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Samantha Memi

Samantha Memi

Samantha Memi lives in London. Her stories have been published, or are forthcoming, in Fiction International, Gemini Magazine, Thrice Fiction and Birkensnake.


While I was sitting on a park bench waiting for my boyfriend I was wondering what I would do if I was Catwoman, lurking up a tree, lying in wait for the Joker.

A child ran past and fell over and her mother ran to her and shouted, I told you not to run. Why don't you listen to me?

The child went, Whaaaaargh!

I'm sure if I'd been closer I'd've been able to see her tonsils. Not that I especially wanted to see her tonsils but I thought I'd show how wide her mouth opened. Her mother picked her up and gave her a cuddle, and glanced at me as if to say what do you think you're looking at.

I looked away and remembered Julie Newmar as Catwoman—the best Catwoman ever—when she was walking down a staircase and she lifted one leg onto the stair rail, and with the invitation of open legs, she purred to Batman. I tried to do the same with a boy at school and fell down the stairs and twisted my ankle, and my mum kept saying, I don't know what's got into you lately. Fancy doing something so stupid.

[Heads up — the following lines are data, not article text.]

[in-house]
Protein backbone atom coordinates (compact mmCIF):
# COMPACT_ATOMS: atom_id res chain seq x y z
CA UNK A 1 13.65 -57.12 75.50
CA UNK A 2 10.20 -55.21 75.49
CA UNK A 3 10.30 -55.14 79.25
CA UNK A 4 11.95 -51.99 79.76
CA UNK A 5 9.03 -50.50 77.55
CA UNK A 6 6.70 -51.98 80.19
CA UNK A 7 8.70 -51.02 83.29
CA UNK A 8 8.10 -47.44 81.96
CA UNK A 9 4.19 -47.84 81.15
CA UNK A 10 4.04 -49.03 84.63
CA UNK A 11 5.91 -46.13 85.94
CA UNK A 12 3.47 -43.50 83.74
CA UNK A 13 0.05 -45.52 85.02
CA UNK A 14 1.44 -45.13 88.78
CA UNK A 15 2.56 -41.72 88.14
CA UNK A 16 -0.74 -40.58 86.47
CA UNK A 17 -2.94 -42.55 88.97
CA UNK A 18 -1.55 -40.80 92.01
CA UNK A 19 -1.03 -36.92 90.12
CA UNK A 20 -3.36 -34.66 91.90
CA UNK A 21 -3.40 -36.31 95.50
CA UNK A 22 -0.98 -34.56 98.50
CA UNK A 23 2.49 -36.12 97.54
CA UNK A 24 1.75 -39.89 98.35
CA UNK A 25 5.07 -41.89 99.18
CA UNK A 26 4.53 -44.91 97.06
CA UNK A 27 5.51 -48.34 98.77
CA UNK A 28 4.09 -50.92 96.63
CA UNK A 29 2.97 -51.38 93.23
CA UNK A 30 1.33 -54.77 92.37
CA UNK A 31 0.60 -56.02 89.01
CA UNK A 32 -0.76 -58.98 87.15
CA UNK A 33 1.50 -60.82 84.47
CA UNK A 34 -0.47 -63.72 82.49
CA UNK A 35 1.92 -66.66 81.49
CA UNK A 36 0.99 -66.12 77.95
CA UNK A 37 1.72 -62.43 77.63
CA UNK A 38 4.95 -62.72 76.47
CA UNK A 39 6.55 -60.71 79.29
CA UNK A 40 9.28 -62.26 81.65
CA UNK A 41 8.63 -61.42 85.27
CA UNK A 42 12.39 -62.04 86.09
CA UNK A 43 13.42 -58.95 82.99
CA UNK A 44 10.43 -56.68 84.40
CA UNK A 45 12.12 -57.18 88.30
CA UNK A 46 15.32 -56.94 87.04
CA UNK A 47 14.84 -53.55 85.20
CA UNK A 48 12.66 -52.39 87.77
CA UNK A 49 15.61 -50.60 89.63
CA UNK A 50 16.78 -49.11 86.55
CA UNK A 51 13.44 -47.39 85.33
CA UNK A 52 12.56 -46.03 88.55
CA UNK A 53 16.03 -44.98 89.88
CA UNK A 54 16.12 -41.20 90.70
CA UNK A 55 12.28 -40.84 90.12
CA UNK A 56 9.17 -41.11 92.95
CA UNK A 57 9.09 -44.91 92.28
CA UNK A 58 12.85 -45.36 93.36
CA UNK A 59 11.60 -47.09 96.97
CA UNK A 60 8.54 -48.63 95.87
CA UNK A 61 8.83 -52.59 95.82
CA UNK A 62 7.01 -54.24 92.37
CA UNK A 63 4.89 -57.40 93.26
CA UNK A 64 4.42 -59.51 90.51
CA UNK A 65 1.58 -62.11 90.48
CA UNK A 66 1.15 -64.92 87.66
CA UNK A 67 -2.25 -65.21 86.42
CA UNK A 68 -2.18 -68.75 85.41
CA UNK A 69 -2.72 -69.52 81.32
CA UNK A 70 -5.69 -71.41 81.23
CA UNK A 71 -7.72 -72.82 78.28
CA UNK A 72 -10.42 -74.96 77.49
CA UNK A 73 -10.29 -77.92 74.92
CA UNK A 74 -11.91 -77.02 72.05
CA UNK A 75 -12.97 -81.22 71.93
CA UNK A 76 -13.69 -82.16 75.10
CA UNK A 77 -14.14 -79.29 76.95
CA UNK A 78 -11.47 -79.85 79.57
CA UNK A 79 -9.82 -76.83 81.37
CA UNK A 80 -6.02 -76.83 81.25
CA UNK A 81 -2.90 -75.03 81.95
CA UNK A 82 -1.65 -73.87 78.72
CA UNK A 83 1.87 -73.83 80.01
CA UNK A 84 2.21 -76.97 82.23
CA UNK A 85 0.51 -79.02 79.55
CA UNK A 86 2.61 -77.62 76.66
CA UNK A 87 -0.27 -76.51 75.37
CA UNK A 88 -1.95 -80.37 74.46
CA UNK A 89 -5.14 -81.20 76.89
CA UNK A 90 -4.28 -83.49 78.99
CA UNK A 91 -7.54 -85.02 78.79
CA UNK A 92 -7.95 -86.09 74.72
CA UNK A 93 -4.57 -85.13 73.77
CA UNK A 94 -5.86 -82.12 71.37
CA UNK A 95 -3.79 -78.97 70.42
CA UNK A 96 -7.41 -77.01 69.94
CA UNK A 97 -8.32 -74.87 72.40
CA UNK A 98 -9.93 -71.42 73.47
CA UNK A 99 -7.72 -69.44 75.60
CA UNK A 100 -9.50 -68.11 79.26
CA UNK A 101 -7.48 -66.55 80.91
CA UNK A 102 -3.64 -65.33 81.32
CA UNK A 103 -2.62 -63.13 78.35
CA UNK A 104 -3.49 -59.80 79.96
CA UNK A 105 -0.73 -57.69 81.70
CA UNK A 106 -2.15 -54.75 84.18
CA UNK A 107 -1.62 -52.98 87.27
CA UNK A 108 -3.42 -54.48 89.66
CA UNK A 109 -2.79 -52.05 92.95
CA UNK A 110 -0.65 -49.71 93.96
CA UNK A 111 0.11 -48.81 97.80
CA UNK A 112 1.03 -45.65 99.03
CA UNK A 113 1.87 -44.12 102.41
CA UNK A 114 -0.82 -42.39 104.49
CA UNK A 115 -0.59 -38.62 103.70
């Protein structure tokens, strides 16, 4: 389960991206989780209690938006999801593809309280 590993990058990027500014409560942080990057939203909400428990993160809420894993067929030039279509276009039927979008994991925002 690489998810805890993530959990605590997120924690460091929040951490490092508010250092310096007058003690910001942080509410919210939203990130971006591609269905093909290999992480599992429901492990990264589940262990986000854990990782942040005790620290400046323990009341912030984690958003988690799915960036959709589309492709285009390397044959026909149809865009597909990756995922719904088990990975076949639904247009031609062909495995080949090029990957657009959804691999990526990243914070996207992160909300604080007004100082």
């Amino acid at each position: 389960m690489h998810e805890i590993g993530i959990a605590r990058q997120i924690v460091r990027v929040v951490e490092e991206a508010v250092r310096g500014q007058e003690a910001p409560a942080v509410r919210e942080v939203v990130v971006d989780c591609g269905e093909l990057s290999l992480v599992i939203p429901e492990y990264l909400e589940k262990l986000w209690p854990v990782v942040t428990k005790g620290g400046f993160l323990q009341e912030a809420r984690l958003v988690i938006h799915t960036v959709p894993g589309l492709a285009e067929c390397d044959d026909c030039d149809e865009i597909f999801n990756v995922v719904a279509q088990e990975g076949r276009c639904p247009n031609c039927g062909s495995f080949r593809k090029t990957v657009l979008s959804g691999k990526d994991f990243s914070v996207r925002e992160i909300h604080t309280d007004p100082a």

The wind rustled the branches and leaves shook. Dark clouds shadowed the freshly cut lawns where children played and women read magazines and men played ball games trying to look manly. I sat on the park bench and got angry. He was late.

When Audrey Hepburn first went to Ascot she wore a huge black and white hat designed by Cecil Beaton and all the snobby aristocrats sat round and listened as she said, What I say is, 'er what done 'er in, was 'er what took 'er 'at.

I'd strangle babies to be Audrey Hepburn. Not now I wouldn't 'cos she dead, and anyway not babies, no. Maybe fat bald men. I'd strangle them, but I doubt if God would say, Go forth and strangle fat bald men and thou shalt be Audrey Hepburn.

Then he arrived and I stood up and walked away.

He shouted, Samantha, wait, I'm sorry I'm late, there was an accident.

I turned and screamed, What time do you call this? Three hours! Three hours I've been waiting. And I'm not waiting anymore.

I carried on walking.

But I'm here now, he shouted.

I turned and yelled, I know you're here now, it's obvious you're here now. Do you think I'm stupid.

He whined, It's not three hours. It's only twenty minutes.

Twenty minutes! You think you're so clever with your details don't you. Twenty minutes! I could have been dragged in the bushes and raped. And what would you have done? eh? Nothing! That's what you'd have done, 'cos you wouldn't have been here.

I went home and waited for him to call so I could tell him, I don't want to talk to you. But he never called and the next time I saw him he was with poxy Maisie and he didn't even say hello.


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